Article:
Dir: Stanley Nelson | 115 mins | Music Biopic
Stanley Nelson’s expansive documentary takes an entertaining breeze through the musical career of Miles Davis eclipsing Don Cheadle’s movie 2015 drama Miles Ahead
“All I ever wanted to do was communicate through music”. The iconic jazz trumpeter and composer developed smooth romantic vibes and invented a cool, sophisticated masculinity that came to be known as the ‘Miles Davis Mystique’. For over five decades Miles developed various jazz styles from bebop, cool jazz and jazz fusion working with Prestige, Columbia, and Warner Brothers despite a rocky personal life that was full of love but fraught by ill health and emotional instability.
The film delves into the archives opening with seductive slew of stills that capture Miles’ style through the ages. This all plays out in velvet black and white to the iconic melody Kind of Blue while Davis’ deep husky voice making sporadic contributions to the drive the story forward.
Miles Davis (1926-1991) grew up in a well to do family in Illinois where his father was a dentist. His mother was keen for him to get a classical music education and so in 1944 he started at the New York’s Juilliard School during the day and headed to the famous 52nd Street in the evenings where the music scene hung out in its many with Jazz clubs. And it was here that he discovered B-Bop and gradually taught himself to develop his own iconic style. It was not an easy time personally because his girlfriend Irene soon turned up with their child so his spare time was spoken for with the domestic demands. But music was his first love and the end of the 1940s saw him working with one of his major collaborators Gil Evans.
Drifting over tp Paris in 1949 he met and fell in love with Juliette Greco. Suddenly the world was opening up and he found himself treated as an equal by some of the intellectual giants of the day: “I was living in an illusion of possibility”. Amongst these luminaries was was Jean Paul Sartre who saw asked him why he wasn’t already married to Greco. Davis simply answered: “Because I love her.” The love lasted nearly all his life but it couldn’t work in the confines of the US where racism was still rife.
Returning to New York he was”back to the bullshit white people put a black person through in this country”. He describes how he hit rock bottom again and lost his sense of discipline, turning eventually to heroine and losing direction in his career. Eventually his father took him back to his own birth place of East St Louis hoping to bring him back to normal in the family farm. And according to childhood friend, Lee Annie Bonner, he eventually got himself clean.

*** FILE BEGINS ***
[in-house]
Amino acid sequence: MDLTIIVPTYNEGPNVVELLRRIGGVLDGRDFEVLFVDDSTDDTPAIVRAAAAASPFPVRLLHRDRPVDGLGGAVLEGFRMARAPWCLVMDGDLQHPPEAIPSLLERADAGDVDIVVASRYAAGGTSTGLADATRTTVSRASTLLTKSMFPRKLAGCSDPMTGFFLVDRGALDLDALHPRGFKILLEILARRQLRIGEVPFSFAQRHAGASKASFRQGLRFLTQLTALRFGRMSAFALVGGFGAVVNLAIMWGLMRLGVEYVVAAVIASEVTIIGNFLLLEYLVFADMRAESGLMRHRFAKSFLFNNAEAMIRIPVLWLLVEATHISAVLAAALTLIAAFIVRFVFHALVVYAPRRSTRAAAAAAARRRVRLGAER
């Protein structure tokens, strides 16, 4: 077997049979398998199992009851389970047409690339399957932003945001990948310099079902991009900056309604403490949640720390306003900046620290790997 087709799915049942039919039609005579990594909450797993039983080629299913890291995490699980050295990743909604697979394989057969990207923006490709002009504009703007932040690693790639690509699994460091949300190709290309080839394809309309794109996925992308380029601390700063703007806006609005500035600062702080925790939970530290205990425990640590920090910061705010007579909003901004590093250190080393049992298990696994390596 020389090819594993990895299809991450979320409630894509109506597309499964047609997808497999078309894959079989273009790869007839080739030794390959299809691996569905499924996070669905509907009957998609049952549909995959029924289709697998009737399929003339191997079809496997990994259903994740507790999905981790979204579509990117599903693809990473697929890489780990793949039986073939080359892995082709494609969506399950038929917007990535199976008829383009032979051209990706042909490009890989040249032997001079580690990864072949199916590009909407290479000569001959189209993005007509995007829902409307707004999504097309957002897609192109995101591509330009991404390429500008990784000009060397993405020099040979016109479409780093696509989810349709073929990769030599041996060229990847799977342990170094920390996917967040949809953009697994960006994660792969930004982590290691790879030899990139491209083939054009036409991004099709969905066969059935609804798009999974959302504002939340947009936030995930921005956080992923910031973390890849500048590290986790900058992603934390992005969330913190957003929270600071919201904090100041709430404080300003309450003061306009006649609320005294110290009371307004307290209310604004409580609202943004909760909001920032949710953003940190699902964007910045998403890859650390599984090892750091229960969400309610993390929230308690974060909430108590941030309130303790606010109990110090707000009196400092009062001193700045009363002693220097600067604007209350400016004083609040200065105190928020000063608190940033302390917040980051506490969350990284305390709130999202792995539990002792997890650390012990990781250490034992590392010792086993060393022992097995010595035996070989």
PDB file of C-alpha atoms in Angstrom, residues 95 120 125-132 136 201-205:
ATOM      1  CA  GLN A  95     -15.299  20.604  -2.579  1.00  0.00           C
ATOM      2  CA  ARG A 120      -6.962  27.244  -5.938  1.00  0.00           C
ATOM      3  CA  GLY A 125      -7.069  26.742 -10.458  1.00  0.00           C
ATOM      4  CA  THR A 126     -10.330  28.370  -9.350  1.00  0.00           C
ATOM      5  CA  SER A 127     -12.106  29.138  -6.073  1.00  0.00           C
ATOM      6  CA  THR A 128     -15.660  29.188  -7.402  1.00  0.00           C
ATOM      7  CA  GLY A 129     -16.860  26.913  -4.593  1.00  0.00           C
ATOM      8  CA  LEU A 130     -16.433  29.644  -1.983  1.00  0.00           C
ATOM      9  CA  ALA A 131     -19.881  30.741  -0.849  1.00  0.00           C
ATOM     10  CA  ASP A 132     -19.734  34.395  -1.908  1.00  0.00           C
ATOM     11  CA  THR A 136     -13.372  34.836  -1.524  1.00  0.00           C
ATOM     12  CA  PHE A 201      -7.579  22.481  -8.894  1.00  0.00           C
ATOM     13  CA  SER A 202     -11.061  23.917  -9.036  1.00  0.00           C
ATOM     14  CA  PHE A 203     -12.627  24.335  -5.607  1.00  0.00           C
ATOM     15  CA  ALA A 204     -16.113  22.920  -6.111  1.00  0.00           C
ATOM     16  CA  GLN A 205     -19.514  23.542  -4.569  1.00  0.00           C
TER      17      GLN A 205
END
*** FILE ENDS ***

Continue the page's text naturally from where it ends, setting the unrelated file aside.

By the mid 1955s, age 29, his career was looking positive again and he found himself playing in the Newport Jazz Festival where Columbia Records selected its artists – and he would become one of them. Suddenly Bebop found a mainstream appeal for white people – Miles Davis made his name during the festival playing vulnerable ballads and hit a romantic vibe that resonated with audiences everywhere. He developed a unique voice: one with a sense of romance that avoided sentimentality born out of richly sophisticated vibes that touched on waves of emotion as they built their pure and elegant melodies.
But tragedy struck again when he discovered a growth on his larynx and had to stay silence for several months. Bizarrely this is how he developed the gravelly voice that still defines him today. He met and fell for dancer Frances Taylor who was much sought as an artist and pursued by all the stars of the day for her beauty and particularly he long legs. Miles saw her appearing in Sammy Davis Junior’s Mr Wonderful on Broadway and the two found stability and love during a time when he was producing some of his most ground-breaking work: “Now I’ve found you I’ll never let you go” was according to Frances his opening gambit.
One of his most incandescent musical journeys is the one that tracks Jean Moreau through the streets of Paris in Louis Malle’s 1958 French New Wave drama Ascenceur pour l’échafaud (Lift to the Scaffold). The pianist René Urtreger – who played piano for the piece talks at length about one of the film’s best known jazz scores.
Nelson highlights how Davis’ music gained popularity not just with jazz lovers but the mainstream crowd. His 1959 album Kind of Blue appealed to just about anyone interested in music. The album also introduced saxophonist John Coltrane. His style developed in his next album Bitches Brew which he describes as “cosmic jungle music.”
But when Frances was signed for Westside Story, Davis was back on the cocaine trail and deeply jealous of her admirers in the musical’s cast. He told Frances to quit the show and the two of them set up home with his own kids. But Frances sparked a jealousy in Davis he could not overcome and she realised the marriage was doomed. He deeply regretted her leaving and later commented: “Whoever gets her is a lucky son of a bitch”.
Dark years passed but once again Miles re-invented himself during the late 1970s experiencing funk and a more loose way of playing. This segment covers his meeting with actress Cicely Tyson, a bond which continued to enrich his inventiveness until the early 1990s when once again, his career hits the buffers.
Nelson tells it all in the usual talking heads style – Frances Taylor, Greg Tate, Carlos Santana, Herbie Hancock and his final manager Mark Rothbaum all appear and a straightforward narrative structure enlivened by many photos and clips from the archives. The film luxuriates in its musical interludes which are enjoyable and plentiful making this possibly the definitive biopic of one of the most inventive jazz musicians of the 20th century. MT
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